It’s a little to early to auger the demise of the investment bank research department. Yes, they’ve lost their prestige and their ability to move stocks like butter. Yes, independent, buy-side research firm Gerson Lehrman is rockin’. Yes, we’re even beginning to see the early stages of free, collaborative research take hold here and here.
But to anyone who doubts the influence i-banks still retain, I invite you to read an article in today’s WSJ, “Goldman’s Trading Tips Reward its Top Clients“.
While we can debate the merits of providing tiered service to different types of Goldman clients until we get blue in the face, the message is clear: when a firm like Goldman gets incrementally more positive on a stock, they still have a way to make it go up.
According to the article, Goldman holds a weekly powow to determine both how to pitch certain ideas to clients and how to position proprietary firm accounts accordingly. For Goldman Sachs, as the house, they win. For clients, Goldman’s influence still means profits.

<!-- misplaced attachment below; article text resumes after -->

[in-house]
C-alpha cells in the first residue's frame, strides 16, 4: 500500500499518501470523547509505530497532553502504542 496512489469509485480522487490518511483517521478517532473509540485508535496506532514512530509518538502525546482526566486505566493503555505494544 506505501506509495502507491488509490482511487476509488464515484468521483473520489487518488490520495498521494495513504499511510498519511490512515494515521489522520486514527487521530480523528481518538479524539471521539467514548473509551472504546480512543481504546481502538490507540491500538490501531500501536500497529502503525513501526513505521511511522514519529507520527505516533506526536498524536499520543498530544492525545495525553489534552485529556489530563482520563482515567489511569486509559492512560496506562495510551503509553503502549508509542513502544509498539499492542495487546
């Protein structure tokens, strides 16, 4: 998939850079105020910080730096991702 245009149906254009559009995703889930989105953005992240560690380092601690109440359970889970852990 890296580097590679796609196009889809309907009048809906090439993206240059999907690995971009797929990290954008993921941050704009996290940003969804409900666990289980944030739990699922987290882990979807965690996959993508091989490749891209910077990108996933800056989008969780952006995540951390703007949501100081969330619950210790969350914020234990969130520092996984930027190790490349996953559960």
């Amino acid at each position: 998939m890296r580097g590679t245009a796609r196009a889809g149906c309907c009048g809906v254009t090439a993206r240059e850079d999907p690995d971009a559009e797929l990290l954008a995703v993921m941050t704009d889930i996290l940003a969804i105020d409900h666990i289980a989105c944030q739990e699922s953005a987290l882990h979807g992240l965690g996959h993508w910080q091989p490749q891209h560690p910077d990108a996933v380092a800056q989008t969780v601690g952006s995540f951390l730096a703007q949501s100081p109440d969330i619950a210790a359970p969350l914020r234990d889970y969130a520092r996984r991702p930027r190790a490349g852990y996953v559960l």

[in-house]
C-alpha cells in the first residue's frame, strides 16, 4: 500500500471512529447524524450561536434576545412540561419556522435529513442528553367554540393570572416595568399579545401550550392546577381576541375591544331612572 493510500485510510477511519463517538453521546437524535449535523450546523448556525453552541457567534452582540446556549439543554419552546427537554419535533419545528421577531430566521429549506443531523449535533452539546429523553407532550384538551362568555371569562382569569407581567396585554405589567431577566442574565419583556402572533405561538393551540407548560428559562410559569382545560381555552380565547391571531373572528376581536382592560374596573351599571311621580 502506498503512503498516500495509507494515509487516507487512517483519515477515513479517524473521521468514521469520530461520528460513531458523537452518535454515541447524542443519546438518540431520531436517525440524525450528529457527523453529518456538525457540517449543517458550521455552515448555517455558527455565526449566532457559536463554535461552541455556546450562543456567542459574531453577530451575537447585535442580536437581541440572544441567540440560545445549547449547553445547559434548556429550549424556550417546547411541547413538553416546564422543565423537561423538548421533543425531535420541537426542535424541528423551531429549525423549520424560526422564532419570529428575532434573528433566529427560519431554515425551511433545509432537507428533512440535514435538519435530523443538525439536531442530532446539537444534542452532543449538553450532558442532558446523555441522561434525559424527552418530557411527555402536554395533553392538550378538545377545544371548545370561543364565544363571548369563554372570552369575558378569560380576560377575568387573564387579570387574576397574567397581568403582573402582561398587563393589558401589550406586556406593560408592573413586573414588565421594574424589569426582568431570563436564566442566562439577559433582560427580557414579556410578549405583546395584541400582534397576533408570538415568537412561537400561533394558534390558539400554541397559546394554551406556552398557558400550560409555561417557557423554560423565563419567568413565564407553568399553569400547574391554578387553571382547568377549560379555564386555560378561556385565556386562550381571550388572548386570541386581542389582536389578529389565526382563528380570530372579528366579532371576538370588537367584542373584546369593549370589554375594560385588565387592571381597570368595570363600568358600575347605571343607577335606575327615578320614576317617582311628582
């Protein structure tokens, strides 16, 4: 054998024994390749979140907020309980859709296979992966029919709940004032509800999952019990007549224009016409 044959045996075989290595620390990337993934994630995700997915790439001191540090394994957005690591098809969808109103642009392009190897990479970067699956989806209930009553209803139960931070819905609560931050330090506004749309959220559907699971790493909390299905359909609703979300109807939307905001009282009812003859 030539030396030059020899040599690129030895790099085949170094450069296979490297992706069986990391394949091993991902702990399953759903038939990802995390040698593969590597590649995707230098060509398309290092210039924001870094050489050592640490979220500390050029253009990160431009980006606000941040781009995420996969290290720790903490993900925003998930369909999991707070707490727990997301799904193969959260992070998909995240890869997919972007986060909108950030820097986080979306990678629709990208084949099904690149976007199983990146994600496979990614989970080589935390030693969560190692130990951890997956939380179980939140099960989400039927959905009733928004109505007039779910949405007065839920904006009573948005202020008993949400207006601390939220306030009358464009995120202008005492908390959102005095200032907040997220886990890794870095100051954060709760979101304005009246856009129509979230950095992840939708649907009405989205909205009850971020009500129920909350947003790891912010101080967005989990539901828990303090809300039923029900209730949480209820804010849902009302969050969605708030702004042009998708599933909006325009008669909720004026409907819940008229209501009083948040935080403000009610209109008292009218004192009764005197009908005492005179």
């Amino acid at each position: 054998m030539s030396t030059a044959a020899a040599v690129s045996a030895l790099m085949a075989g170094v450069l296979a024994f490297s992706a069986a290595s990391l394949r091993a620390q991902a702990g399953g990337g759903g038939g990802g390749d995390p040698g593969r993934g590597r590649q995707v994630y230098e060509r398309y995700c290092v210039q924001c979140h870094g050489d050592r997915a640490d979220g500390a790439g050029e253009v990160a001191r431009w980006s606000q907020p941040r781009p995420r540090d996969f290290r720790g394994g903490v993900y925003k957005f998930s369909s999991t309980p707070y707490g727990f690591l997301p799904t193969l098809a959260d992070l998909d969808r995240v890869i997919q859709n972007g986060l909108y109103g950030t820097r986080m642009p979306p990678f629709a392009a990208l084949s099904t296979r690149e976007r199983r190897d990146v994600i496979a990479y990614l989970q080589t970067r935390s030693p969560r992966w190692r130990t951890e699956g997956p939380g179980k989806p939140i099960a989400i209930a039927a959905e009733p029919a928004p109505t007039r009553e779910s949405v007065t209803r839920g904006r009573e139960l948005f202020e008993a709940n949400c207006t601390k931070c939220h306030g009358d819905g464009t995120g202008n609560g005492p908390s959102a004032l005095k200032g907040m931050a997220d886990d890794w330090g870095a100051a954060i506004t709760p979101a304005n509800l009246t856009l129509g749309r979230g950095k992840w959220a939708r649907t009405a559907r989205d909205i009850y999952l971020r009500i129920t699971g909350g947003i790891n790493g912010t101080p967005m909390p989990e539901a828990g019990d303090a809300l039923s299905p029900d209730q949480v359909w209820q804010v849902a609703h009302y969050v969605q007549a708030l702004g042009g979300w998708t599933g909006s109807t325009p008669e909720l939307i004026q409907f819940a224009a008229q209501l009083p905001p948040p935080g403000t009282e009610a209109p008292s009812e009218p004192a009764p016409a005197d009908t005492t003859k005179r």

Every week, Goldman analysts offer stock tips at a gathering the firm calls a “trading huddle.” But few of the thousands of clients who receive Goldman’s written research reports ever hear about the recommendations.
At the meetings, Goldman analysts identify stocks they think are likely to rise or fall due to earnings announcements, the direction of the overall market or other short-term developments. Some of their recommendations differ from ratings printed in Goldman’s widely circulated research reports. Some Goldman traders who make bets with the firm’s own money attend the meetings.
Does it matter whether Goldman’s research is good? Not really. It’s the firm’s backing and propagating ideas to clients that provide the real value. It’s also what’s partially responsible for Goldman’s $3 billion + in net income it reported last quarter. It’s also just interesting to note that in the article quoted from above, it didn’t appear that anyone made any real money on the Janus idea. Point here, point there.
In addition to influencing trading, Goldman’s also raising the service levels and closeness brokers and analysts are providing to their hedge fund clients. The WSJ article quotes a hedge fund analyst at Frontpoint who says that he appreciates the banter and finds it useful to hear both sides of a trade as part of a larger conversation.
Don’t count banks out. Their influence comes in how well they can integrate their brokerage units with their prop trading desks to give a full, 360 degree view to the investing process.